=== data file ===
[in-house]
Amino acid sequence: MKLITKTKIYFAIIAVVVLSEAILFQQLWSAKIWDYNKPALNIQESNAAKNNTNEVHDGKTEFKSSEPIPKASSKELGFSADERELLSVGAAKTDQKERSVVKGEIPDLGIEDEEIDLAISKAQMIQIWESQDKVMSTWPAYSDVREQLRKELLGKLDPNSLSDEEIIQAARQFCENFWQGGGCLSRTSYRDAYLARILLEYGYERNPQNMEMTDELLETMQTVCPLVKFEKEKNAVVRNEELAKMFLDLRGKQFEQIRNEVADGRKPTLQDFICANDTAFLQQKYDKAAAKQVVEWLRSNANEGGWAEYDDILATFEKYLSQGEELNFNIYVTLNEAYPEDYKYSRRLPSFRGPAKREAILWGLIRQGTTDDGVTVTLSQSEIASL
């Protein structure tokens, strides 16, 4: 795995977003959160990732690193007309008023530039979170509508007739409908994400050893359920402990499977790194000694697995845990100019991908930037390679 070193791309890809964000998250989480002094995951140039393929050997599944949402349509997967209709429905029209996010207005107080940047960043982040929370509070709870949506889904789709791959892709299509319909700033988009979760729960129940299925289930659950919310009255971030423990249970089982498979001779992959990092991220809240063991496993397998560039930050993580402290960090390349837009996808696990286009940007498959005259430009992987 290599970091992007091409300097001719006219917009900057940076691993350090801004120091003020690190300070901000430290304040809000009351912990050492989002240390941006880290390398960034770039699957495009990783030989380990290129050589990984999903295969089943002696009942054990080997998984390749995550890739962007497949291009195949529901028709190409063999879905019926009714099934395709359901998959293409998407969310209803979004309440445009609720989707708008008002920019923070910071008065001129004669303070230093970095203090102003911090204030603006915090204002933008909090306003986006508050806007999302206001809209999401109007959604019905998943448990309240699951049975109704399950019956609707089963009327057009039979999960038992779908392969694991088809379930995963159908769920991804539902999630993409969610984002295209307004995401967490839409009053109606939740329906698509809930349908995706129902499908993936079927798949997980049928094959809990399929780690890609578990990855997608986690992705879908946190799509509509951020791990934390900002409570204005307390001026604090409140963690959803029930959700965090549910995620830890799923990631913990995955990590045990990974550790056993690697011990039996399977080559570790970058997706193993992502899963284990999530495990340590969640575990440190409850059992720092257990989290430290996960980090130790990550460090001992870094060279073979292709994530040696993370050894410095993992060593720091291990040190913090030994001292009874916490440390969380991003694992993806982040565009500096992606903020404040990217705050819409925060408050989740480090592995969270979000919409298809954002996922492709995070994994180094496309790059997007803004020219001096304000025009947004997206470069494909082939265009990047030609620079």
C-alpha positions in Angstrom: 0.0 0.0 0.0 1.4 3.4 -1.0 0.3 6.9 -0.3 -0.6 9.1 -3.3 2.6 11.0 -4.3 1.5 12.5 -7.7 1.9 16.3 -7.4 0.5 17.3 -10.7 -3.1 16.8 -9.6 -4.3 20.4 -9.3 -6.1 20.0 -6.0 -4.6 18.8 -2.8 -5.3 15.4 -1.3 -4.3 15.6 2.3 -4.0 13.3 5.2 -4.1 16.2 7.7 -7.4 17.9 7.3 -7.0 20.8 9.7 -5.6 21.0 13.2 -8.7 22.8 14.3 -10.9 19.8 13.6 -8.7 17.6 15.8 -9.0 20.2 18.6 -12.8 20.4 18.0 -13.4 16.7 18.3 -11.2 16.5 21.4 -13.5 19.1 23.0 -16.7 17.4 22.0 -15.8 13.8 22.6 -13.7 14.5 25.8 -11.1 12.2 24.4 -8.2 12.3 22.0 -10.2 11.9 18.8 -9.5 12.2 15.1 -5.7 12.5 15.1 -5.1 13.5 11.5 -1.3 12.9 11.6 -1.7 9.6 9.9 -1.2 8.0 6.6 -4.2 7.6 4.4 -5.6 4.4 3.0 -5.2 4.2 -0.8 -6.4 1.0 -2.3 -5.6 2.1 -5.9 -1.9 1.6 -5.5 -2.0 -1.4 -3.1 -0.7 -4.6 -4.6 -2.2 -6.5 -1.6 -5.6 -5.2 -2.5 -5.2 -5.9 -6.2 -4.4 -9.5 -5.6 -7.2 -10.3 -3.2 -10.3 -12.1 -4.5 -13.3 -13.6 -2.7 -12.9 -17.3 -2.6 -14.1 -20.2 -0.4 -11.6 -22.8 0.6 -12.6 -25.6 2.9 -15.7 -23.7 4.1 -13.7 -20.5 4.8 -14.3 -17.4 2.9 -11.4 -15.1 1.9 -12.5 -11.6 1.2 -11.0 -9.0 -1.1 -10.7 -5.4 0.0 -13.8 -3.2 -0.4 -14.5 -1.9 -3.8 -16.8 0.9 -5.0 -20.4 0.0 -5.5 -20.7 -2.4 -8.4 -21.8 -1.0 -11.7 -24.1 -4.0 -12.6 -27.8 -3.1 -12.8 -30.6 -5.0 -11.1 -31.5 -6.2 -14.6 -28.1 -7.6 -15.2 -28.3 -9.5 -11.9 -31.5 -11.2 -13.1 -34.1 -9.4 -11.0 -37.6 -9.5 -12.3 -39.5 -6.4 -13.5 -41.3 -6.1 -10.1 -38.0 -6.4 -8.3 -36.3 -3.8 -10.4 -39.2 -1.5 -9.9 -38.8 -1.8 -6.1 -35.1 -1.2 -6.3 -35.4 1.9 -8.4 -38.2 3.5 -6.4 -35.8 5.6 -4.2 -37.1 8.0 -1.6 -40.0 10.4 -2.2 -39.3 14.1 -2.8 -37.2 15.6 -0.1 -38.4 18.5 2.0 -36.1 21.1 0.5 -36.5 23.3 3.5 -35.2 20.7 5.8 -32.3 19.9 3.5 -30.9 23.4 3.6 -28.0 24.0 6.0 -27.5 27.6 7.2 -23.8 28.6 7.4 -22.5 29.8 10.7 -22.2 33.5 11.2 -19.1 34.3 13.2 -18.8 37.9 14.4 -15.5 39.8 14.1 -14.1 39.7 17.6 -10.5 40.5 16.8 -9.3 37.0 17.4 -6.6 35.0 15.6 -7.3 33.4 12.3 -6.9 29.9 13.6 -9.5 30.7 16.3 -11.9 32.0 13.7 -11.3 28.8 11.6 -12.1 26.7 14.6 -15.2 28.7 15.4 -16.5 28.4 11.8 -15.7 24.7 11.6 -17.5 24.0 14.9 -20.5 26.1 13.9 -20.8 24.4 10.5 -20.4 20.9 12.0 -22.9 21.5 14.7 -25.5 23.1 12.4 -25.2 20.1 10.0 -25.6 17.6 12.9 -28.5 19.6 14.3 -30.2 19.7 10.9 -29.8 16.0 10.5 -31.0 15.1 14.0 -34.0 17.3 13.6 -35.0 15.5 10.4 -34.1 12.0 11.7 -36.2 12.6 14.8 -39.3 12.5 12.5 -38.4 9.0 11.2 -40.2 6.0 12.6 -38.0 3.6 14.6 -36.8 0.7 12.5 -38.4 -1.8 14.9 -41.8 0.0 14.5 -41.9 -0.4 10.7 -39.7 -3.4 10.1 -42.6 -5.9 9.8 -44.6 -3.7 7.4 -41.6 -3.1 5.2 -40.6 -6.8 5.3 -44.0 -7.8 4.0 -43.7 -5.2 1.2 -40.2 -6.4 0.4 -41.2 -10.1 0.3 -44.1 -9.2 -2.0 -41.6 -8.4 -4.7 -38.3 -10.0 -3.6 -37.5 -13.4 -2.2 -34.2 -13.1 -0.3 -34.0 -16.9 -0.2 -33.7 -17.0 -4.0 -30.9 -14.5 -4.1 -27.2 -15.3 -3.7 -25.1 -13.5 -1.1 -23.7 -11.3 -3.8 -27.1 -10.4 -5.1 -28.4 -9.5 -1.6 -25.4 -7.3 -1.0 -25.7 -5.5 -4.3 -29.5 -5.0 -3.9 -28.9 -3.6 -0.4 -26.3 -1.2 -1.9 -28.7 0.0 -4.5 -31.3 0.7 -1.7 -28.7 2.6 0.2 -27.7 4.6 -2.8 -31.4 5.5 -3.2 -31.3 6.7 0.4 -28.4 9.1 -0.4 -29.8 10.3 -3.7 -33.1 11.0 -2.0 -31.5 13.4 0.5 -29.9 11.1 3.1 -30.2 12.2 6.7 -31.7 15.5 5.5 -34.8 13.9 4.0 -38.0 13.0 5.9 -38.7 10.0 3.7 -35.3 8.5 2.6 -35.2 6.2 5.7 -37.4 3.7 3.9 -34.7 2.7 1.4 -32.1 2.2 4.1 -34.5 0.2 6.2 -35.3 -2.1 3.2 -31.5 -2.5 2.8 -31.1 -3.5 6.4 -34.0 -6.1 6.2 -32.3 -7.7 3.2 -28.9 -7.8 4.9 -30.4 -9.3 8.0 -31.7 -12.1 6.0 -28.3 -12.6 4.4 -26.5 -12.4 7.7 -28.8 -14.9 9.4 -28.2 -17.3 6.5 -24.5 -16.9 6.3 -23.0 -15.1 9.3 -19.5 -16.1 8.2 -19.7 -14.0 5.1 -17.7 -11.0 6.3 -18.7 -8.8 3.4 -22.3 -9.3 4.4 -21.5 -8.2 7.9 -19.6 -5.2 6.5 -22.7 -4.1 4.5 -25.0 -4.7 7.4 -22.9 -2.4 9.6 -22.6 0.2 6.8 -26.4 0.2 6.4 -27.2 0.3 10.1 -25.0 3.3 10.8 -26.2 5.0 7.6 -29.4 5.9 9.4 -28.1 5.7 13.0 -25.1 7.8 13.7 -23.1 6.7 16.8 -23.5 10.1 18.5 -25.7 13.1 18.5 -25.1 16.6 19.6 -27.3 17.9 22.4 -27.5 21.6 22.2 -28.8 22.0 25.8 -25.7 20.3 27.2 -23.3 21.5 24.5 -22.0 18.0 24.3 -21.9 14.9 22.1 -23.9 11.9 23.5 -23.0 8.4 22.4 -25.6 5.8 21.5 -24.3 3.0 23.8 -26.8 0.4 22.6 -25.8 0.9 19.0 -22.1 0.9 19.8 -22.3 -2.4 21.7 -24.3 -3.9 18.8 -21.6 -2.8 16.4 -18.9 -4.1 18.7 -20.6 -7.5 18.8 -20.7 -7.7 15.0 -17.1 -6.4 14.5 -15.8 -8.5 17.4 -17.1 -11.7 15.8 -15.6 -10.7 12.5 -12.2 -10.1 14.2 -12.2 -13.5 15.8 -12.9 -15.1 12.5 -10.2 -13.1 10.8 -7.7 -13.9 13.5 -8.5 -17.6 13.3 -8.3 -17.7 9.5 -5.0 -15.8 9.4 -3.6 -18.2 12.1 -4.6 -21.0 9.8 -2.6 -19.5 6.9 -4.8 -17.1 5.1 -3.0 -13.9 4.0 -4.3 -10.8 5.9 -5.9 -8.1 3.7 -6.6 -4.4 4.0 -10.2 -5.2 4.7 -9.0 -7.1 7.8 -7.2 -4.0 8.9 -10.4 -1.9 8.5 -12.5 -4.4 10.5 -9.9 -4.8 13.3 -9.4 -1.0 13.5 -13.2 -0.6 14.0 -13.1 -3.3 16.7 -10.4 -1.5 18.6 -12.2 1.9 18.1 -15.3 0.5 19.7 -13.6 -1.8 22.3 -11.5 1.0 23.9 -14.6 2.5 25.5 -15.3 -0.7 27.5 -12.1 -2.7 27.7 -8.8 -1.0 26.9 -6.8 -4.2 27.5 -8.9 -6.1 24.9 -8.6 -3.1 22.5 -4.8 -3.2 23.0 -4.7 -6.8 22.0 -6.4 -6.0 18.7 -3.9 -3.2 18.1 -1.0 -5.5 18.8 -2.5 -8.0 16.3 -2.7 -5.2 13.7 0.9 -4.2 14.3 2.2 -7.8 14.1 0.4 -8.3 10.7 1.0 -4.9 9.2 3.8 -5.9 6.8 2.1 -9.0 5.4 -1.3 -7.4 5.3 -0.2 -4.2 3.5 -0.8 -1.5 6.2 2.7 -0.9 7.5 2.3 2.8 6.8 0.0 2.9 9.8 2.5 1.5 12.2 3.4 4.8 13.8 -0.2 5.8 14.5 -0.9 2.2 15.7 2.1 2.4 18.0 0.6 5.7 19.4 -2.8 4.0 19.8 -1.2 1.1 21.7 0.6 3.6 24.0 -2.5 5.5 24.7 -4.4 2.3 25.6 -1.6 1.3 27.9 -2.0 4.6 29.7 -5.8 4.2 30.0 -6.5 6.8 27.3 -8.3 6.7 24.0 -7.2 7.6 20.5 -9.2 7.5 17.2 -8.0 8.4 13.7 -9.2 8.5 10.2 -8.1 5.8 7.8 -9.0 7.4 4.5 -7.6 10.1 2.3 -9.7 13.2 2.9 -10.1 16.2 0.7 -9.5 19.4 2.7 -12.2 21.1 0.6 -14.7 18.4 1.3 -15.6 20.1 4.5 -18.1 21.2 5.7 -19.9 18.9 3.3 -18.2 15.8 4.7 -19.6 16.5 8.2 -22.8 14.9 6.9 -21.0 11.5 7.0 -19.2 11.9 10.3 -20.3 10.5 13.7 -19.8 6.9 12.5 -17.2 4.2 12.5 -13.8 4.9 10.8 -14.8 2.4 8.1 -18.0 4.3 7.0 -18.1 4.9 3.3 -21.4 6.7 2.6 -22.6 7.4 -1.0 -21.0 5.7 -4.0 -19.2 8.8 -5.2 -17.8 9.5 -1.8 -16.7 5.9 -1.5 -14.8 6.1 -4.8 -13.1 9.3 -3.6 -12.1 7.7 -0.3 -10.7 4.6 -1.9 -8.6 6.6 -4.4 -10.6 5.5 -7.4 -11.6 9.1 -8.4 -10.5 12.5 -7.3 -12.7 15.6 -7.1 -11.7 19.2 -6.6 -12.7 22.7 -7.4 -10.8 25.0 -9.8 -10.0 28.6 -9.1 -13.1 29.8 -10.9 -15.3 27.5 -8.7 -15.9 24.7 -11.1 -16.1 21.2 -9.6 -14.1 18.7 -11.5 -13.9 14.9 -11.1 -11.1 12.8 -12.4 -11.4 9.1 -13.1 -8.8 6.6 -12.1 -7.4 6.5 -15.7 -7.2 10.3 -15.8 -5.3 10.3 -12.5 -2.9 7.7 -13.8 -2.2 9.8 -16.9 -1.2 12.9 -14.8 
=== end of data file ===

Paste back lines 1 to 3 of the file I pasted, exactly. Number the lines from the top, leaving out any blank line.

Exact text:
[in-house]
Amino acid sequence: MKLITKTKIYFAIIAVVVLSEAILFQQLWSAKIWDYNKPALNIQESNAAKNNTNEVHDGKTEFKSSEPIPKASSKELGFSADERELLSVGAAKTDQKERSVVKGEIPDLGIEDEEIDLAISKAQMIQIWESQDKVMSTWPAYSDVREQLRKELLGKLDPNSLSDEEIIQAARQFCENFWQGGGCLSRTSYRDAYLARILLEYGYERNPQNMEMTDELLETMQTVCPLVKFEKEKNAVVRNEELAKMFLDLRGKQFEQIRNEVADGRKPTLQDFICANDTAFLQQKYDKAAAKQVVEWLRSNANEGGWAEYDDILATFEKYLSQGEELNFNIYVTLNEAYPEDYKYSRRLPSFRGPAKREAILWGLIRQGTTDDGVTVTLSQSEIASL
């Protein structure tokens, strides 16, 4: 795995977003959160990732690193007309008023530039979170509508007739409908994400050893359920402990499977790194000694697995845990100019991908930037390679 070193791309890809964000998250989480002094995951140039393929050997599944949402349509997967209709429905029209996010207005107080940047960043982040929370509070709870949506889904789709791959892709299509319909700033988009979760729960129940299925289930659950919310009255971030423990249970089982498979001779992959990092991220809240063991496993397998560039930050993580402290960090390349837009996808696990286009940007498959005259430009992987 290599970091992007091409300097001719006219917009900057940076691993350090801004120091003020690190300070901000430290304040809000009351912990050492989002240390941006880290390398960034770039699957495009990783030989380990290129050589990984999903295969089943002696009942054990080997998984390749995550890739962007497949291009195949529901028709190409063999879905019926009714099934395709359901998959293409998407969310209803979004309440445009609720989707708008008002920019923070910071008065001129004669303070230093970095203090102003911090204030603006915090204002933008909090306003986006508050806007999302206001809209999401109007959604019905998943448990309240699951049975109704399950019956609707089963009327057009039979999960038992779908392969694991088809379930995963159908769920991804539902999630993409969610984002295209307004995401967490839409009053109606939740329906698509809930349908995706129902499908993936079927798949997980049928094959809990399929780690890609578990990855997608986690992705879908946190799509509509951020791990934390900002409570204005307390001026604090409140963690959803029930959700965090549910995620830890799923990631913990995955990590045990990974550790056993690697011990039996399977080559570790970058997706193993992502899963284990999530495990340590969640575990440190409850059992720092257990989290430290996960980090130790990550460090001992870094060279073979292709994530040696993370050894410095993992060593720091291990040190913090030994001292009874916490440390969380991003694992993806982040565009500096992606903020404040990217705050819409925060408050989740480090592995969270979000919409298809954002996922492709995070994994180094496309790059997007803004020219001096304000025009947004997206470069494909082939265009990047030609620079």